EgyptAir launched the second phase of direct charter flights between Japan and Luxor, bringing 231 Japanese tourists to the touristic hotspot in Egypt’s south on Sunday.
Sunday’s flight marks the first in the second phase of direct flights between Japan and Luxor offered by EgyptAir, Egypt’s flagship airline.
“This is part of the company’s commitment to bringing tourism back to Egypt, which is a crucial source of national income,” state-owned Ahram Online quoted EgyptAir’s chairman, Safwat Mosallam, as saying.
In April, the first direct flight between Japan and Luxor in five years brought 230 Japanese tourists to Luxor from Osaka.
Direct flights between Japan and Egypt were halted following the 2011 uprising that toppled former president Hosni Mubarak and caused widespread instability in the country.
Egypt’s tourism industry, a vital source of foreign currency and a cornerstone of the economy, is still struggling from the 2011 unrest that scared away tourists and foreign investors.
Since then, a number of other incidents have worsened the state of tourism in the country.
In October last year, a Russian passenger plane crashed over the Sinai Peninsula killing all 224 people on-board. An affiliate to the self-proclaimed Islamic State group claimed responsibility for the crash, saying that it had planted a bomb on board the aircraft.
The image of Egypt as one of the world’s foremost tourist destinations has also been damaged by the murder of Italian doctoral student Giulio Regeni. The student disappeared on January 25 only to be found dead some 10 days later in a Cairo ditch with torture marks covering his body. Human rights groups say the signs of torture on his body resemble methods used by Egypt’s security forced, something Egyptian authorities forcefully deny.
Furthermore, in September last year 12 Mexican tourists were accidentally killed by security forces who reportedly mistook them for militants.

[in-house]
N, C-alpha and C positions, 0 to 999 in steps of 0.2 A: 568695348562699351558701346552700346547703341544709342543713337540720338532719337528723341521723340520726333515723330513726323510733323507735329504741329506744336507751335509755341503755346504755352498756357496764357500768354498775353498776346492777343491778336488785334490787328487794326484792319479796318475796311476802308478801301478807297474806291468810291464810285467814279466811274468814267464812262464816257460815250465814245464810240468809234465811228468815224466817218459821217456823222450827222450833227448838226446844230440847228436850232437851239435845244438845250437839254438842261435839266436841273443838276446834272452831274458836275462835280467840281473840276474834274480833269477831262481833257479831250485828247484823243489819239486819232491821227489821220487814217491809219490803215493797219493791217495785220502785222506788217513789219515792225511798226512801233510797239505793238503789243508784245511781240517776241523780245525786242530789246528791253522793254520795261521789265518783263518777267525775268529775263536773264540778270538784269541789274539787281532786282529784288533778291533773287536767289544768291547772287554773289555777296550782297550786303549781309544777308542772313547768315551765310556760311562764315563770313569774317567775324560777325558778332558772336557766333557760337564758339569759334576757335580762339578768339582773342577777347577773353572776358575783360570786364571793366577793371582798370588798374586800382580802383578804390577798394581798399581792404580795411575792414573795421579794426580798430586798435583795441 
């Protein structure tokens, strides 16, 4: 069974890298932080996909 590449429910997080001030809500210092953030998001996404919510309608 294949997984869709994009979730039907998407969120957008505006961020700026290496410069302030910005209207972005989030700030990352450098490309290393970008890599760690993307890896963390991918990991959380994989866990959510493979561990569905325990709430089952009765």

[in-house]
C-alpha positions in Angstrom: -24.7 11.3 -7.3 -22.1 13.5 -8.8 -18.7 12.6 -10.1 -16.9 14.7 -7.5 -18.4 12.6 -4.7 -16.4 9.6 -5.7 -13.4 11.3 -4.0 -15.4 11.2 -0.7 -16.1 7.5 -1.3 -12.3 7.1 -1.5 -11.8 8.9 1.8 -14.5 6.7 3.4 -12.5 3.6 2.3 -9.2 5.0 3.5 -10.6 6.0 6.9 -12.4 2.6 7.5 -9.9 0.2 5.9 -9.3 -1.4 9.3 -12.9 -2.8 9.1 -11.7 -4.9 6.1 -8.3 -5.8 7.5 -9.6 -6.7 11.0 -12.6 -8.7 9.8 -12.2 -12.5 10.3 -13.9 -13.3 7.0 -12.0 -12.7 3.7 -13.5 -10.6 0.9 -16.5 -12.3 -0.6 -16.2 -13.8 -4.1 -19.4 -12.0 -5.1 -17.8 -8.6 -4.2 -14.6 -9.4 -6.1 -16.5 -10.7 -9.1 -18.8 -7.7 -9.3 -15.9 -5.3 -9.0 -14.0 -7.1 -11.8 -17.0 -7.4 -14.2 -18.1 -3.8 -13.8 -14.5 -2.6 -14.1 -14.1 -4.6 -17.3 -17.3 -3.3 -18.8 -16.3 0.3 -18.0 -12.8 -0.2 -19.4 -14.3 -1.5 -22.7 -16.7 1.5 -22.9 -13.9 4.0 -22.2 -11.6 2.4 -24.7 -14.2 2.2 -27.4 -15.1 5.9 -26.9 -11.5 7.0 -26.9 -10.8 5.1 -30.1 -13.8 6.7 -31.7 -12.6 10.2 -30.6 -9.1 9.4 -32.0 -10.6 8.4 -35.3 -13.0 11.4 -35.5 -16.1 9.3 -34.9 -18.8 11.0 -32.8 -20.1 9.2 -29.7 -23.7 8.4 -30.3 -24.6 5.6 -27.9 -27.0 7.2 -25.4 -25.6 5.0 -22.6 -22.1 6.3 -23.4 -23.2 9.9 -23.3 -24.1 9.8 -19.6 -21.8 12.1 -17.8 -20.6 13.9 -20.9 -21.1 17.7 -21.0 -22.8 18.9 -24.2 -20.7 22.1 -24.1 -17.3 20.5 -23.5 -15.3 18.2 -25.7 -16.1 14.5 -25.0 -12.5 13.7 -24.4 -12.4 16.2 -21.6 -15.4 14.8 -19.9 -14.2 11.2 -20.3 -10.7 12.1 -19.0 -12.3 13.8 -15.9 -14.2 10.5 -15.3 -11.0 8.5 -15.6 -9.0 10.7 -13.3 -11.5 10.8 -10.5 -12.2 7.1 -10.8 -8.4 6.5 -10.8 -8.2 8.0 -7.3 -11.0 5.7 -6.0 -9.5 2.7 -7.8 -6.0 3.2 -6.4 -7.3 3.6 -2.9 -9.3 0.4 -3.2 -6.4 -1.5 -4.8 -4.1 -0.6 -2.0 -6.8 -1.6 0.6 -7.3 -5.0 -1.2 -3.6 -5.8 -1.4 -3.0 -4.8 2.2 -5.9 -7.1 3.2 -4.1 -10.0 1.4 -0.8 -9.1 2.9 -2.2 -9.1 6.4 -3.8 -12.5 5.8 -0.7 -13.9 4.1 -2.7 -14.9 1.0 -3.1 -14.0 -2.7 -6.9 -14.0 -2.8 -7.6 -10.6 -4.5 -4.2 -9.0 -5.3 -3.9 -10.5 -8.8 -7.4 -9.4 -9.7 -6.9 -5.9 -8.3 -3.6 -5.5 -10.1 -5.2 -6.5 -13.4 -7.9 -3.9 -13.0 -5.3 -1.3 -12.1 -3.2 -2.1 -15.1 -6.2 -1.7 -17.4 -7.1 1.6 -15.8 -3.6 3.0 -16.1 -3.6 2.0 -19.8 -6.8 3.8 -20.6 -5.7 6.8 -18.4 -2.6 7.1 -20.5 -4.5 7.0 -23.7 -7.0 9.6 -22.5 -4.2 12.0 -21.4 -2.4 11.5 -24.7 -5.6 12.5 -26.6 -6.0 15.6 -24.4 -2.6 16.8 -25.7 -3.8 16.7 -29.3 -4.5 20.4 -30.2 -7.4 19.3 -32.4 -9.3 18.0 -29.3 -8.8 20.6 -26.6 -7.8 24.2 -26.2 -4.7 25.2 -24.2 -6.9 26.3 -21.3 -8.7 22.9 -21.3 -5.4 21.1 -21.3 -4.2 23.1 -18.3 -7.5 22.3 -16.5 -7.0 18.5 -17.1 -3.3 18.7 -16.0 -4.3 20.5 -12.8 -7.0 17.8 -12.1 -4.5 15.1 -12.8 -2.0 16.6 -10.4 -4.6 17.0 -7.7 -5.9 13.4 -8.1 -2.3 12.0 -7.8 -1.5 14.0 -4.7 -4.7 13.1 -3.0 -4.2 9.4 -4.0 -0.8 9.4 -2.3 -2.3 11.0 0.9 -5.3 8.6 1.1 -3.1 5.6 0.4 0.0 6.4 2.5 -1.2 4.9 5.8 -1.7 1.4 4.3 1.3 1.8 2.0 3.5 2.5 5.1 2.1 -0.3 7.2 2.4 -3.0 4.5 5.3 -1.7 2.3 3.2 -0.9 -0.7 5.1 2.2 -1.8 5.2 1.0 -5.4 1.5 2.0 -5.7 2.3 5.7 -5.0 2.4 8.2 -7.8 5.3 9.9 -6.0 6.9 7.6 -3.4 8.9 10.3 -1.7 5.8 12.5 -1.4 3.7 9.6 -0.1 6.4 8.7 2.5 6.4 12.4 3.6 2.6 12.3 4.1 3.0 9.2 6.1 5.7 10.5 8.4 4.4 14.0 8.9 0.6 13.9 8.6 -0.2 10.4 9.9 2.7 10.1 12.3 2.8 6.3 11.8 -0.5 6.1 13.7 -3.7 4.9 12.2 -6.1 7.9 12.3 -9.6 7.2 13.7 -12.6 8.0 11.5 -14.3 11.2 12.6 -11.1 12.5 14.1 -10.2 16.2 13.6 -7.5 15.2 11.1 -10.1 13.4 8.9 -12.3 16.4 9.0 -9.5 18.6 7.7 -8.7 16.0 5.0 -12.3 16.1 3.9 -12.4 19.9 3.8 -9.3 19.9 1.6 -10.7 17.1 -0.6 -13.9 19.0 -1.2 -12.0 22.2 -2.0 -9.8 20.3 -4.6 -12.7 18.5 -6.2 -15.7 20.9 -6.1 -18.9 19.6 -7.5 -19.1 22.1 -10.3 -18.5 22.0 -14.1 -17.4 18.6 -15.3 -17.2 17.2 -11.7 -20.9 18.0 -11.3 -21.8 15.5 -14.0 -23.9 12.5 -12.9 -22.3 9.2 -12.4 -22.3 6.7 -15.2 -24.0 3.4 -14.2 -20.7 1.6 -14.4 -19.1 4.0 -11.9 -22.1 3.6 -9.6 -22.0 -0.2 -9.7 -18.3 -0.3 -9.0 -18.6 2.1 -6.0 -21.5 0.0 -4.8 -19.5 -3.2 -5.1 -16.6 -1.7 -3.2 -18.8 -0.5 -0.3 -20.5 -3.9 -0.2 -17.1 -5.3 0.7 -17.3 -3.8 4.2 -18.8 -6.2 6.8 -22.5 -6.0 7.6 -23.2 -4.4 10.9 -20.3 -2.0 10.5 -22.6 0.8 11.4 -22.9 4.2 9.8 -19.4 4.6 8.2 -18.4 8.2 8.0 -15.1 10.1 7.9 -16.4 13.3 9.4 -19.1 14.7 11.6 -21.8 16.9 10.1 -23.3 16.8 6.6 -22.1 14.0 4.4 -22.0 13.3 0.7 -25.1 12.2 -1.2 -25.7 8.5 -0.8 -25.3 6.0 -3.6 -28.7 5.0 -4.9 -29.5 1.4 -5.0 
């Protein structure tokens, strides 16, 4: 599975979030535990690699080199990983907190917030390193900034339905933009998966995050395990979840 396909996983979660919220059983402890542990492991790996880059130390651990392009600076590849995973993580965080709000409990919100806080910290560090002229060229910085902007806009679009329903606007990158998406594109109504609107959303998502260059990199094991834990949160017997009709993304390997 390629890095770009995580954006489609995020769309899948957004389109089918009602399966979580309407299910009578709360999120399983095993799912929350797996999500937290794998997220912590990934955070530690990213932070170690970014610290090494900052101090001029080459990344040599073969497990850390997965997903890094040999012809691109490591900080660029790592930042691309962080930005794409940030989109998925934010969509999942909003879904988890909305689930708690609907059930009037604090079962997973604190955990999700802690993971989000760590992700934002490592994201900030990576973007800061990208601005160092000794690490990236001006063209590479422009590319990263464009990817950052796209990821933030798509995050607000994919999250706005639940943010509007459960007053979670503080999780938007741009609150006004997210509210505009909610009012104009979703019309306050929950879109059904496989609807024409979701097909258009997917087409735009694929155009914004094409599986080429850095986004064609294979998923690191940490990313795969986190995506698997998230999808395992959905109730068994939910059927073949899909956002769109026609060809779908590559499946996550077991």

Tourist arrivals have largely failed to pick up during the course of 2016; according to statistics from the Central Agency for Public Mobilization and Statistics (CAPMAS), the number of tourists traveling to Egypt in June dropped by nearly 60 percent year-on-year to reach a meager 320,000.
According to a report from Egypt’s Ministry of Planning, the tourism trade in the country shrank by 34 percent during the first nine months of the 2015/2016 fiscal year.
The falling tourism revenues have been amplified by the dwindling foreign currency reserves that negatively affected the budget deficit.
However, some hope that the recent steps taken by Egyptian authorities, including the Central Bank of Egypt’s surprise move to devalue the Egyptian pound and the expected USD 12 million loan from the International Monetary Fund, will help set the country on the right track and bring back foreign investments and tourists.
Despite Egypt’s dwindling tourism revenues, which have played a part in triggering the country’s ongoing foreign currency crisis, Egypt aims to attract 12 million tourists by the end of 2017 by way of implementing an ambitious six-point plan, which will include increasing the presence of the national airline EgyptAir abroad, cooperating with low-cost airlines and improving services.